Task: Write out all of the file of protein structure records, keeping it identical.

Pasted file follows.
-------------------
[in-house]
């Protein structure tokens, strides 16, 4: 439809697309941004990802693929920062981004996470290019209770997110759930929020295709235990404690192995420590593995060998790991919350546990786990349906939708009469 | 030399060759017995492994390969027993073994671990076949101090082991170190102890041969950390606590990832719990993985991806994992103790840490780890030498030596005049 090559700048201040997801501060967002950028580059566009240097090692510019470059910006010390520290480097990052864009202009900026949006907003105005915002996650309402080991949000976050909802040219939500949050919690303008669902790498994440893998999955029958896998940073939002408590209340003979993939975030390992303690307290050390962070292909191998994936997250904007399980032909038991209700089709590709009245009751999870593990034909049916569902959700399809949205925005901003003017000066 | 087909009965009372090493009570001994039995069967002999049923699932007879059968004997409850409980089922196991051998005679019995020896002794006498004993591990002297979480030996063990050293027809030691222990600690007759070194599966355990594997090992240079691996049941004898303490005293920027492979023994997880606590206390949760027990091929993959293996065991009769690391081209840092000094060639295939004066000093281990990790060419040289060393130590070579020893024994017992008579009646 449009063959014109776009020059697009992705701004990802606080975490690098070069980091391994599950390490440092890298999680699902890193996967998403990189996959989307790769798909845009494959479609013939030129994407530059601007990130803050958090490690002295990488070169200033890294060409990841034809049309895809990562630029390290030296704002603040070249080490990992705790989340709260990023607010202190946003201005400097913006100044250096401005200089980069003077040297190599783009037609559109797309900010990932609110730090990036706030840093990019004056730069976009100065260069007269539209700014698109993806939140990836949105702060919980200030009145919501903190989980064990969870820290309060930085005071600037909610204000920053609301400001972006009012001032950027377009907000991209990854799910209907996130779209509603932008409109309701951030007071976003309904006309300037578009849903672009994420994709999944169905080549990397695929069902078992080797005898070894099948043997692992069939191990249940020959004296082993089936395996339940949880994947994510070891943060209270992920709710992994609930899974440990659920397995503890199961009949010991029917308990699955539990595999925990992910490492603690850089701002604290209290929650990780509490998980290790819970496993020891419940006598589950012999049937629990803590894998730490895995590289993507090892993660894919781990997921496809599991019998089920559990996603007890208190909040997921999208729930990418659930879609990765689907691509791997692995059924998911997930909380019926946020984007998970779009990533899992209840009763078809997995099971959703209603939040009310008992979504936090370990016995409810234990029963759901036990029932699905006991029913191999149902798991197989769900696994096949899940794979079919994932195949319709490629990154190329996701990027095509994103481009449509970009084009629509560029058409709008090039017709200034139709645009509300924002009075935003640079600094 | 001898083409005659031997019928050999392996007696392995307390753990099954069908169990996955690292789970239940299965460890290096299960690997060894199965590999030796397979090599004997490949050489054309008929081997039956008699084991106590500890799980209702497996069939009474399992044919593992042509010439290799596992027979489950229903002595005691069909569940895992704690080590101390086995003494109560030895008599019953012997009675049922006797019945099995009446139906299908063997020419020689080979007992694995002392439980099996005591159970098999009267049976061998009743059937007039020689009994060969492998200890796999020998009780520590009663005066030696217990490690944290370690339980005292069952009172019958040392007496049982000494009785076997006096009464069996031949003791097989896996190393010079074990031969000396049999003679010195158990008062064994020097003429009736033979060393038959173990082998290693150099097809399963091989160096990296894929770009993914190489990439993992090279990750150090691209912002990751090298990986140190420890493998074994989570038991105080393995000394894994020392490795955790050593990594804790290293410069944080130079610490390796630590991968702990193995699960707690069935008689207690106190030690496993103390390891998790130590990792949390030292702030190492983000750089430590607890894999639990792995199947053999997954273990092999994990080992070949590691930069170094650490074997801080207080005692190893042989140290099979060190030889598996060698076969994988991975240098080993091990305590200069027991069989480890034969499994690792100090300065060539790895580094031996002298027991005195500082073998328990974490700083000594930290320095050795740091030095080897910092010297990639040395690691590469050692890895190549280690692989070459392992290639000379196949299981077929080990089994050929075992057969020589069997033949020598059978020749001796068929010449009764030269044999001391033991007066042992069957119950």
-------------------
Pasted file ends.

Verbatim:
[in-house]
């Protein structure tokens, strides 16, 4: 439809697309941004990802693929920062981004996470290019209770997110759930929020295709235990404690192995420590593995060998790991919350546990786990349906939708009469 | 030399060759017995492994390969027993073994671990076949101090082991170190102890041969950390606590990832719990993985991806994992103790840490780890030498030596005049 090559700048201040997801501060967002950028580059566009240097090692510019470059910006010390520290480097990052864009202009900026949006907003105005915002996650309402080991949000976050909802040219939500949050919690303008669902790498994440893998999955029958896998940073939002408590209340003979993939975030390992303690307290050390962070292909191998994936997250904007399980032909038991209700089709590709009245009751999870593990034909049916569902959700399809949205925005901003003017000066 | 087909009965009372090493009570001994039995069967002999049923699932007879059968004997409850409980089922196991051998005679019995020896002794006498004993591990002297979480030996063990050293027809030691222990600690007759070194599966355990594997090992240079691996049941004898303490005293920027492979023994997880606590206390949760027990091929993959293996065991009769690391081209840092000094060639295939004066000093281990990790060419040289060393130590070579020893024994017992008579009646 449009063959014109776009020059697009992705701004990802606080975490690098070069980091391994599950390490440092890298999680699902890193996967998403990189996959989307790769798909845009494959479609013939030129994407530059601007990130803050958090490690002295990488070169200033890294060409990841034809049309895809990562630029390290030296704002603040070249080490990992705790989340709260990023607010202190946003201005400097913006100044250096401005200089980069003077040297190599783009037609559109797309900010990932609110730090990036706030840093990019004056730069976009100065260069007269539209700014698109993806939140990836949105702060919980200030009145919501903190989980064990969870820290309060930085005071600037909610204000920053609301400001972006009012001032950027377009907000991209990854799910209907996130779209509603932008409109309701951030007071976003309904006309300037578009849903672009994420994709999944169905080549990397695929069902078992080797005898070894099948043997692992069939191990249940020959004296082993089936395996339940949880994947994510070891943060209270992920709710992994609930899974440990659920397995503890199961009949010991029917308990699955539990595999925990992910490492603690850089701002604290209290929650990780509490998980290790819970496993020891419940006598589950012999049937629990803590894998730490895995590289993507090892993660894919781990997921496809599991019998089920559990996603007890208190909040997921999208729930990418659930879609990765689907691509791997692995059924998911997930909380019926946020984007998970779009990533899992209840009763078809997995099971959703209603939040009310008992979504936090370990016995409810234990029963759901036990029932699905006991029913191999149902798991197989769900696994096949899940794979079919994932195949319709490629990154190329996701990027095509994103481009449509970009084009629509560029058409709008090039017709200034139709645009509300924002009075935003640079600094 | 001898083409005659031997019928050999392996007696392995307390753990099954069908169990996955690292789970239940299965460890290096299960690997060894199965590999030796397979090599004997490949050489054309008929081997039956008699084991106590500890799980209702497996069939009474399992044919593992042509010439290799596992027979489950229903002595005691069909569940895992704690080590101390086995003494109560030895008599019953012997009675049922006797019945099995009446139906299908063997020419020689080979007992694995002392439980099996005591159970098999009267049976061998009743059937007039020689009994060969492998200890796999020998009780520590009663005066030696217990490690944290370690339980005292069952009172019958040392007496049982000494009785076997006096009464069996031949003791097989896996190393010079074990031969000396049999003679010195158990008062064994020097003429009736033979060393038959173990082998290693150099097809399963091989160096990296894929770009993914190489990439993992090279990750150090691209912002990751090298990986140190420890493998074994989570038991105080393995000394894994020392490795955790050593990594804790290293410069944080130079610490390796630590991968702990193995699960707690069935008689207690106190030690496993103390390891998790130590990792949390030292702030190492983000750089430590607890894999639990792995199947053999997954273990092999994990080992070949590691930069170094650490074997801080207080005692190893042989140290099979060190030889598996060698076969994988991975240098080993091990305590200069027991069989480890034969499994690792100090300065060539790895580094031996002298027991005195500082073998328990974490700083000594930290320095050795740091030095080897910092010297990639040395690691590469050692890895190549280690692989070459392992290639000379196949299981077929080990089994050929075992057969020589069997033949020598059978020749001796068929010449009764030269044999001391033991007066042992069957119950």